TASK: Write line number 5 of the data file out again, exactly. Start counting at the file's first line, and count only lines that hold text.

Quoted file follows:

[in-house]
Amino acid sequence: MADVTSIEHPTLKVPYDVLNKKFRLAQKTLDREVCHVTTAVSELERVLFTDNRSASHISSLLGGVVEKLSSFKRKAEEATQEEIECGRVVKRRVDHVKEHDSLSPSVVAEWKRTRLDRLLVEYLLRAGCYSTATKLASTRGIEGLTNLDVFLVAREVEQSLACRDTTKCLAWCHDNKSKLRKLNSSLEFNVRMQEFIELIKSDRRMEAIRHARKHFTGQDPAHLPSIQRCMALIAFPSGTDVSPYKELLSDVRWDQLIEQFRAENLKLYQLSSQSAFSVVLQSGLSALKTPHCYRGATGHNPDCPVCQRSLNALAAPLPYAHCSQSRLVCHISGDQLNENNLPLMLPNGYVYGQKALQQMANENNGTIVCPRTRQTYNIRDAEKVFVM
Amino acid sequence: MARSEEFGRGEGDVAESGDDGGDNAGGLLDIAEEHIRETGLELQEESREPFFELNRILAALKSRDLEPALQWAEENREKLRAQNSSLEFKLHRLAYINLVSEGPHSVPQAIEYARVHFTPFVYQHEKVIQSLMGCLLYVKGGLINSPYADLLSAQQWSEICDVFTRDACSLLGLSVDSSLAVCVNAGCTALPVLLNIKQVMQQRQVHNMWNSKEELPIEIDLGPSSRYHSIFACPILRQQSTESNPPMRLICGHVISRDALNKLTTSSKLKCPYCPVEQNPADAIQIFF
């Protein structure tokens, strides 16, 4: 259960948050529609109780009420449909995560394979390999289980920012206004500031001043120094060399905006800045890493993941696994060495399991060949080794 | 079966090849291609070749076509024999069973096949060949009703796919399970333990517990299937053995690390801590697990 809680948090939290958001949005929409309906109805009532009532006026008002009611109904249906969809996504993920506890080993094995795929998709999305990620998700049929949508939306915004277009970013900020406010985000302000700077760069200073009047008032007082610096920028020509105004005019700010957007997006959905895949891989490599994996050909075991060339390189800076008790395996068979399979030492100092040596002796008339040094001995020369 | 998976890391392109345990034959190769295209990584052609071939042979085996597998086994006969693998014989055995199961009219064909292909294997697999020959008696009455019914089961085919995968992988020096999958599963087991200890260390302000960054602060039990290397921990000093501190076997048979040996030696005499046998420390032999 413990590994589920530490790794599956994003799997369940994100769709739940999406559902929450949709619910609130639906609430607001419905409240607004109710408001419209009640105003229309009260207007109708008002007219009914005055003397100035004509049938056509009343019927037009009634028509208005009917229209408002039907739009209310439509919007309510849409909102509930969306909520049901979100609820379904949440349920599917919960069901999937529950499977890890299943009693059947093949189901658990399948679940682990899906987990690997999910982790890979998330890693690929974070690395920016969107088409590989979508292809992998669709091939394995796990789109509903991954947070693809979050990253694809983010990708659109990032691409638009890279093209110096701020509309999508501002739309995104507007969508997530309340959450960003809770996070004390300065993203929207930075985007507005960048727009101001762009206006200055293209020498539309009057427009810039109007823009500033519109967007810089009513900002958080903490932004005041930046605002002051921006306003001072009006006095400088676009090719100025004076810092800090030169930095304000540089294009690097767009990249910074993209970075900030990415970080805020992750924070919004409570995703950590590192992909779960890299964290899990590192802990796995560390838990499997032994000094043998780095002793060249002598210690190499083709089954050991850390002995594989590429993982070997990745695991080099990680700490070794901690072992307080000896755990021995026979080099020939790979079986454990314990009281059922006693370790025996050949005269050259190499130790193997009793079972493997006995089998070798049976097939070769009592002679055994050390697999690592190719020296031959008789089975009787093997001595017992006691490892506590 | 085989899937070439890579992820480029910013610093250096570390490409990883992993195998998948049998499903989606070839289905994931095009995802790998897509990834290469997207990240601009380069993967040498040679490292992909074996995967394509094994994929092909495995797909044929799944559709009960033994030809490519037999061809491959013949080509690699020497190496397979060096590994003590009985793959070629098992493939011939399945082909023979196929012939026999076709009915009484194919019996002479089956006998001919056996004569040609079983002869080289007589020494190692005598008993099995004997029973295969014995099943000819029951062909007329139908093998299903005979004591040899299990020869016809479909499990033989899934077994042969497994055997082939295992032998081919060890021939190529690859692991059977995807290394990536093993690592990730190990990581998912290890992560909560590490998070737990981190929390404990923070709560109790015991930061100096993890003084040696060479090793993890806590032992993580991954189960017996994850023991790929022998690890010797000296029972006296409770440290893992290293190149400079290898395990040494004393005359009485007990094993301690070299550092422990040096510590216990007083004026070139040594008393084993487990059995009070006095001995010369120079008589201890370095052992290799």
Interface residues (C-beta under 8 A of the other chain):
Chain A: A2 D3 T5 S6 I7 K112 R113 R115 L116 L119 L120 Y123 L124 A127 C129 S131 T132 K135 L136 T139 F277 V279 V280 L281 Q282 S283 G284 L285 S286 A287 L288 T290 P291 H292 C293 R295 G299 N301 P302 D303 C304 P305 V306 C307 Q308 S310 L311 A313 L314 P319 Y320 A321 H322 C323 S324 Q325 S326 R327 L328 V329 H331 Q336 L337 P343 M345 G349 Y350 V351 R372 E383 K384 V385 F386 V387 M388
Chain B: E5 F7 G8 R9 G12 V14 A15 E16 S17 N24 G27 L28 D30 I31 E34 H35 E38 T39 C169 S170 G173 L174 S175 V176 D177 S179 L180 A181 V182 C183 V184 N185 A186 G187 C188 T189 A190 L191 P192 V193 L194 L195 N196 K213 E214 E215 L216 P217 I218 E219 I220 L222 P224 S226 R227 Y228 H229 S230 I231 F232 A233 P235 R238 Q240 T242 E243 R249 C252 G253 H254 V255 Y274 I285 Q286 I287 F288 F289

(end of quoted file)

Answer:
Interface residues (C-beta under 8 A of the other chain):